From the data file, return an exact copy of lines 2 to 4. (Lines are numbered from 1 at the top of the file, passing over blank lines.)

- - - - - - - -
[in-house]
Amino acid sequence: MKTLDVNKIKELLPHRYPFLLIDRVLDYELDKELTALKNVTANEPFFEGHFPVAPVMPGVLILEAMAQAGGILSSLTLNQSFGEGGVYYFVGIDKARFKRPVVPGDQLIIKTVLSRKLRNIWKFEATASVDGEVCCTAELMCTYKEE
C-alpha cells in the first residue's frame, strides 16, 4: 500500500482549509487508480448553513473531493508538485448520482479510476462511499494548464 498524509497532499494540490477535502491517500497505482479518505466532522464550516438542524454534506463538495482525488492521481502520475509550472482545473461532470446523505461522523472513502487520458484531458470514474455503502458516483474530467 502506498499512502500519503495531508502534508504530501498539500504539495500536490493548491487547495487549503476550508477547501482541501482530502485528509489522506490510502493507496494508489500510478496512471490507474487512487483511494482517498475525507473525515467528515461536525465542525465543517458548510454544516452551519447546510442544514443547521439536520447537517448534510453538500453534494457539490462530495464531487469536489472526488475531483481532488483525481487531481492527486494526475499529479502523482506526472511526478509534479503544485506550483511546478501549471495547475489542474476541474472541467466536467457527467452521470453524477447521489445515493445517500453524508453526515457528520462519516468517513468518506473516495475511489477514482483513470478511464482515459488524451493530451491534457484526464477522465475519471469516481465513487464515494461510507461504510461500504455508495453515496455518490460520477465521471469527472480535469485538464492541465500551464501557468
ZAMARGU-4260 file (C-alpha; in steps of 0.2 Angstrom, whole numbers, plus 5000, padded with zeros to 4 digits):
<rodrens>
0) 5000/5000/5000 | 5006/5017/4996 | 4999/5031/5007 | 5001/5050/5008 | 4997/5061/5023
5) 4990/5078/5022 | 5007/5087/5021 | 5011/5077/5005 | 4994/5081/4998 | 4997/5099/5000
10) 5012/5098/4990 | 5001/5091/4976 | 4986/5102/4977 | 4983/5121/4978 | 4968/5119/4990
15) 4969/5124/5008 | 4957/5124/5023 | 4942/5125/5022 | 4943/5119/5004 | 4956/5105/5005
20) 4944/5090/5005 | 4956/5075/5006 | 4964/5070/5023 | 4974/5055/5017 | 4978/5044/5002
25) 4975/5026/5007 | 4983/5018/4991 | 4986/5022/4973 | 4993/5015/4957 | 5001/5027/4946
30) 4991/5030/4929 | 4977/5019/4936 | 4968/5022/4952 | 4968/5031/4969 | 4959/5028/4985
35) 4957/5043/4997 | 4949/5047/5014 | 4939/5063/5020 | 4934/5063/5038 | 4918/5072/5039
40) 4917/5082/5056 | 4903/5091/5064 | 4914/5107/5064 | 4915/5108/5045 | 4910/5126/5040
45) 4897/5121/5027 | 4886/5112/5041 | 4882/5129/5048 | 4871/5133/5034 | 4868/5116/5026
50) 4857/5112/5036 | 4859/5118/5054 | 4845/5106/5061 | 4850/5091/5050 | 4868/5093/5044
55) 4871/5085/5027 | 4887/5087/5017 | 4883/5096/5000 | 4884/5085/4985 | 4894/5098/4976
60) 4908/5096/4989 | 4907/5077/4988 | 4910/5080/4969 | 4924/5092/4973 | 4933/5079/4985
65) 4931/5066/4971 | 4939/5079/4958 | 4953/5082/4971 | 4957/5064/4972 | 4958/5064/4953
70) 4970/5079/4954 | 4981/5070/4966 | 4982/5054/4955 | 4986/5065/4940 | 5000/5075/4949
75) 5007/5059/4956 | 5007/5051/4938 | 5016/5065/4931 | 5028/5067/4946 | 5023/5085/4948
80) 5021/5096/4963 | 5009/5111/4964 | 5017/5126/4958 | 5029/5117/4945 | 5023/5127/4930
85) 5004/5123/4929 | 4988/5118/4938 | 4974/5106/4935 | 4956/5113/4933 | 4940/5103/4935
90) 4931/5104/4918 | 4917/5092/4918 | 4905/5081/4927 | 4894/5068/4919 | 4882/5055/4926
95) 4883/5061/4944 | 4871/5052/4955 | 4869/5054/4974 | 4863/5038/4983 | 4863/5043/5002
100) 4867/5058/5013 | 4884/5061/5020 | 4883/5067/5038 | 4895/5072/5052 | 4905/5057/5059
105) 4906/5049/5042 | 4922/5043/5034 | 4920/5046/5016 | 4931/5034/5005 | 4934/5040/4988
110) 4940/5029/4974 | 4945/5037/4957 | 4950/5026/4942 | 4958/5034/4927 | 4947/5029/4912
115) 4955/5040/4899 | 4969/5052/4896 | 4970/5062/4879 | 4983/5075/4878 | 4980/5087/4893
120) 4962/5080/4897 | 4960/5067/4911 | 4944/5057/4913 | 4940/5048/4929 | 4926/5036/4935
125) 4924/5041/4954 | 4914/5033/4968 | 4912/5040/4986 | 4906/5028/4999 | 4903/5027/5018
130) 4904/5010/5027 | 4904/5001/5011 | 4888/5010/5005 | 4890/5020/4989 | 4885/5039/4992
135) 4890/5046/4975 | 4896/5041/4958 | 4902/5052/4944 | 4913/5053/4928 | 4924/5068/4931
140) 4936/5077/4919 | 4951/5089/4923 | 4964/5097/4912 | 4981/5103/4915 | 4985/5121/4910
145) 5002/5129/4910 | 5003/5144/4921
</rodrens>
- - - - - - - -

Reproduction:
Amino acid sequence: MKTLDVNKIKELLPHRYPFLLIDRVLDYELDKELTALKNVTANEPFFEGHFPVAPVMPGVLILEAMAQAGGILSSLTLNQSFGEGGVYYFVGIDKARFKRPVVPGDQLIIKTVLSRKLRNIWKFEATASVDGEVCCTAELMCTYKEE
C-alpha cells in the first residue's frame, strides 16, 4: 500500500482549509487508480448553513473531493508538485448520482479510476462511499494548464 498524509497532499494540490477535502491517500497505482479518505466532522464550516438542524454534506463538495482525488492521481502520475509550472482545473461532470446523505461522523472513502487520458484531458470514474455503502458516483474530467 502506498499512502500519503495531508502534508504530501498539500504539495500536490493548491487547495487549503476550508477547501482541501482530502485528509489522506490510502493507496494508489500510478496512471490507474487512487483511494482517498475525507473525515467528515461536525465542525465543517458548510454544516452551519447546510442544514443547521439536520447537517448534510453538500453534494457539490462530495464531487469536489472526488475531483481532488483525481487531481492527486494526475499529479502523482506526472511526478509534479503544485506550483511546478501549471495547475489542474476541474472541467466536467457527467452521470453524477447521489445515493445517500453524508453526515457528520462519516468517513468518506473516495475511489477514482483513470478511464482515459488524451493530451491534457484526464477522465475519471469516481465513487464515494461510507461504510461500504455508495453515496455518490460520477465521471469527472480535469485538464492541465500551464501557468
ZAMARGU-4260 file (C-alpha; in steps of 0.2 Angstrom, whole numbers, plus 5000, padded with zeros to 4 digits):